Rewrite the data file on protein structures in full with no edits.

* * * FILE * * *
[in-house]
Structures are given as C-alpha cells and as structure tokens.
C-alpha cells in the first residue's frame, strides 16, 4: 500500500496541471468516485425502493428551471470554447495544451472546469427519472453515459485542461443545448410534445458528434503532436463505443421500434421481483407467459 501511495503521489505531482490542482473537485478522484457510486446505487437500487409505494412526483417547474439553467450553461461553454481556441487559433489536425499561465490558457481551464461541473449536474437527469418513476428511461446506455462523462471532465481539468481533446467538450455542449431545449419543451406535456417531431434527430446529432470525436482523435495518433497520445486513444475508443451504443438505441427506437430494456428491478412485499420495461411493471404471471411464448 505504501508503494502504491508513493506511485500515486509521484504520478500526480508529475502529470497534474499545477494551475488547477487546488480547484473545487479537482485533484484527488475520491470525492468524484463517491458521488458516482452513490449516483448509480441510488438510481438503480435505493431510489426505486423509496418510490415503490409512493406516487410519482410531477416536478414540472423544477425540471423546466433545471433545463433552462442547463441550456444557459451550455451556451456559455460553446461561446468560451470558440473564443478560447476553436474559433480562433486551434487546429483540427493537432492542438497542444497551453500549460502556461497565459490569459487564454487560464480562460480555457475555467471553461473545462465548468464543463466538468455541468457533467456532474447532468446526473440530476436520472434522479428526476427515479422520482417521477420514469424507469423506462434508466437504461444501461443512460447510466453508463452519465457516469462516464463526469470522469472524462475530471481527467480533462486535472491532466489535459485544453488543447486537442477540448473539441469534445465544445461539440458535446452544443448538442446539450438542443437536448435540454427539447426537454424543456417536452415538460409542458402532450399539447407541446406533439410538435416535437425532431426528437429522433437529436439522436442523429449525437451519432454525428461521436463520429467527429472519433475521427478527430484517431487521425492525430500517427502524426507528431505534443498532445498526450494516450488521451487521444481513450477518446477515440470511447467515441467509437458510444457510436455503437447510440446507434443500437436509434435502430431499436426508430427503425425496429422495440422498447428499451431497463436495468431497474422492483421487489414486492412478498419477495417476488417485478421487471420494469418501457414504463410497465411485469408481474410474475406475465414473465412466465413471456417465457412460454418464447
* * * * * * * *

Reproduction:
[in-house]
Structures are given as C-alpha cells and as structure tokens.
C-alpha cells in the first residue's frame, strides 16, 4: 500500500496541471468516485425502493428551471470554447495544451472546469427519472453515459485542461443545448410534445458528434503532436463505443421500434421481483407467459 501511495503521489505531482490542482473537485478522484457510486446505487437500487409505494412526483417547474439553467450553461461553454481556441487559433489536425499561465490558457481551464461541473449536474437527469418513476428511461446506455462523462471532465481539468481533446467538450455542449431545449419543451406535456417531431434527430446529432470525436482523435495518433497520445486513444475508443451504443438505441427506437430494456428491478412485499420495461411493471404471471411464448 505504501508503494502504491508513493506511485500515486509521484504520478500526480508529475502529470497534474499545477494551475488547477487546488480547484473545487479537482485533484484527488475520491470525492468524484463517491458521488458516482452513490449516483448509480441510488438510481438503480435505493431510489426505486423509496418510490415503490409512493406516487410519482410531477416536478414540472423544477425540471423546466433545471433545463433552462442547463441550456444557459451550455451556451456559455460553446461561446468560451470558440473564443478560447476553436474559433480562433486551434487546429483540427493537432492542438497542444497551453500549460502556461497565459490569459487564454487560464480562460480555457475555467471553461473545462465548468464543463466538468455541468457533467456532474447532468446526473440530476436520472434522479428526476427515479422520482417521477420514469424507469423506462434508466437504461444501461443512460447510466453508463452519465457516469462516464463526469470522469472524462475530471481527467480533462486535472491532466489535459485544453488543447486537442477540448473539441469534445465544445461539440458535446452544443448538442446539450438542443437536448435540454427539447426537454424543456417536452415538460409542458402532450399539447407541446406533439410538435416535437425532431426528437429522433437529436439522436442523429449525437451519432454525428461521436463520429467527429472519433475521427478527430484517431487521425492525430500517427502524426507528431505534443498532445498526450494516450488521451487521444481513450477518446477515440470511447467515441467509437458510444457510436455503437447510440446507434443500437436509434435502430431499436426508430427503425425496429422495440422498447428499451431497463436495468431497474422492483421487489414486492412478498419477495417476488417485478421487471420494469418501457414504463410497465411485469408481474410474475406475465414473465412466465413471456417465457412460454418464447